ES: What about tropes? They exist in fiction often because they help readers identify with the story. Yet the BDSM community is so varied. I have yet to meet a person who fits a stereotype in this lifestyle. What happens if a writer is accused of writing someone that “couldn’t be true” because he or she didn’t fit a stereotypical trope?

Dr. Ferrer: The idea is to make your characters human. You could include some very simple words to give that person a unique persona to make sure they are not your stereotypical alpha Dom and show he or she is a realistic individual. 

Interesting pieces to play with in your stories are around what the dominance brings to the relationship. What does the sub get? What does the Dom get? Sharing, being vulnerable, growing stronger, these are all themes around opening one’s self.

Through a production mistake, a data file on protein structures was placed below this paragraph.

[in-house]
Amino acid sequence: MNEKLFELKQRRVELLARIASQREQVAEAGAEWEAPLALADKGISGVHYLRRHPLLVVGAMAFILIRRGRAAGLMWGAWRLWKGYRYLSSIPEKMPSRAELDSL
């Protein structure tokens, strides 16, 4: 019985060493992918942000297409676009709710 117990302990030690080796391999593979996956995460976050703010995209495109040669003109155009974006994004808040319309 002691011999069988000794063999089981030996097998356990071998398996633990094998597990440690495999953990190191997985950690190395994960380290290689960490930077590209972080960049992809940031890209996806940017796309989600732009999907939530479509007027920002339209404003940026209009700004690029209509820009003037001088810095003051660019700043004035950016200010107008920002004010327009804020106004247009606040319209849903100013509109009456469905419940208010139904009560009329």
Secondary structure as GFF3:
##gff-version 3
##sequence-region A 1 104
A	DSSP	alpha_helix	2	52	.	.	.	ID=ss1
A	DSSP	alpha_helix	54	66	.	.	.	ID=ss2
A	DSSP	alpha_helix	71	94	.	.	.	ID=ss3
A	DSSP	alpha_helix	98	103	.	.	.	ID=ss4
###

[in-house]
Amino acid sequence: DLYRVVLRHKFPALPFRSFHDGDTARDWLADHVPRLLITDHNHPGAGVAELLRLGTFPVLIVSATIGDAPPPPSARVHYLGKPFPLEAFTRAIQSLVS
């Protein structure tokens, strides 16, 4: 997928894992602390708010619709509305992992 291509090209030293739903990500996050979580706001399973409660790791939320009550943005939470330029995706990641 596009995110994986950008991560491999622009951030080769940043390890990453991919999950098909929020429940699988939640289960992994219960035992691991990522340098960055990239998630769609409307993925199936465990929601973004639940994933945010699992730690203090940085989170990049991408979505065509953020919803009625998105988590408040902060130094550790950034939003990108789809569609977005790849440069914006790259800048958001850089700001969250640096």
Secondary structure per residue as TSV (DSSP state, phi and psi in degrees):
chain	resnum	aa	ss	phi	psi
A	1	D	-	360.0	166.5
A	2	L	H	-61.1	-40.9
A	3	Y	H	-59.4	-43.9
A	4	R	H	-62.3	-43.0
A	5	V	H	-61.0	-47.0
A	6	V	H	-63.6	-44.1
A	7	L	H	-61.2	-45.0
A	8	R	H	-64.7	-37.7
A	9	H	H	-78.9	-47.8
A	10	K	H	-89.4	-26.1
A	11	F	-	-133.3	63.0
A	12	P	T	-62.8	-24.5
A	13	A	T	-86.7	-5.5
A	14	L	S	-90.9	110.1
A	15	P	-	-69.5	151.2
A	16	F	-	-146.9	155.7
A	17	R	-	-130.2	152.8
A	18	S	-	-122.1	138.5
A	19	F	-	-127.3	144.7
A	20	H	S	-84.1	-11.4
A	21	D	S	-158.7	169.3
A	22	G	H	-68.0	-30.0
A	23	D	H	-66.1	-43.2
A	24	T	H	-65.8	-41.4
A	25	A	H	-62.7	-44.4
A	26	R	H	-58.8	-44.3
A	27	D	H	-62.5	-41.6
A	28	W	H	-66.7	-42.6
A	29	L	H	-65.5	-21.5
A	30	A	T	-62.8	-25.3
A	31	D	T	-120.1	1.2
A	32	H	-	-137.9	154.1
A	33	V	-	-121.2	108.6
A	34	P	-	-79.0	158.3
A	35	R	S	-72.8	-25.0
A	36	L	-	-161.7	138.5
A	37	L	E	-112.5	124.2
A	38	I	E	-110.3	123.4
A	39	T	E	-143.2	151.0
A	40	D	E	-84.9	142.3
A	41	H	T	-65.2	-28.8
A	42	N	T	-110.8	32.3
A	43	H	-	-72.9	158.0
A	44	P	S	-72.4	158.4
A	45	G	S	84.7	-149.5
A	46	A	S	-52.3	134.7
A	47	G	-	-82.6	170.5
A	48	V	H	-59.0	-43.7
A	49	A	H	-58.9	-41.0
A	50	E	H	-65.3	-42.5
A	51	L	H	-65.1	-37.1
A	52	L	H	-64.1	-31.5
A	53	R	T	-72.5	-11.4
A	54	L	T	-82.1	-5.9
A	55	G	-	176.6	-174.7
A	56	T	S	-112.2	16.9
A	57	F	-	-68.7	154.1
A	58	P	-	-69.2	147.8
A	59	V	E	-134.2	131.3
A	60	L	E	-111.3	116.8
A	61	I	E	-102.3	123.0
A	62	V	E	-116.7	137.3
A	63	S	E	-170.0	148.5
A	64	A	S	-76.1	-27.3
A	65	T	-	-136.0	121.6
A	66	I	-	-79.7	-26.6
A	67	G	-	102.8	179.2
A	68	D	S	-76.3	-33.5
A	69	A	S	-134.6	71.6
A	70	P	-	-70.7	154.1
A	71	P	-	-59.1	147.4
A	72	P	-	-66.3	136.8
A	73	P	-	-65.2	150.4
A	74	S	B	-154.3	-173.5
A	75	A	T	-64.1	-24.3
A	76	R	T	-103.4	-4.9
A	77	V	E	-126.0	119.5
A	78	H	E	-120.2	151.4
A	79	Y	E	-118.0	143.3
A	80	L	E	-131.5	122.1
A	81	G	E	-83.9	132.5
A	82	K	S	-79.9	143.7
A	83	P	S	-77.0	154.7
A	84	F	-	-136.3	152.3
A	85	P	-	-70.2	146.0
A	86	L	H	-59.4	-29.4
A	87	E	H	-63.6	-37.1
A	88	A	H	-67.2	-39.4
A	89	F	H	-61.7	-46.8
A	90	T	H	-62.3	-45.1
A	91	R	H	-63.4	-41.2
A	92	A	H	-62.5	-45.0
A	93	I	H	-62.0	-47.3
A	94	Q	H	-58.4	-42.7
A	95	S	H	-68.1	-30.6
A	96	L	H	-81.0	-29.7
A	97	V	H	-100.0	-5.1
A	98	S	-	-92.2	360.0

Whenever a submissive man comes to me and says “I want to be yours, connect with you.” My first question is why? Why am I different? What are you bringing to me? The truth is, you’re bringing to me what your submission means to you. You’re opening up a side of yourself you don’t share with other people. 

It isn’t just what the Dom wants; it’s also what the sub wants to give. Then, the dominant wants to take the sub to another level. So, how does it make you feel to take them there? What’s in it emotionally for the dominant? 

These are interesting things to explore in writing. Get into what happens between the two people because there is a reason why people are into BDSM to begin with.

ES: What about education? Is it the responsibility of an author to say, include safe sex talk or BDSM education?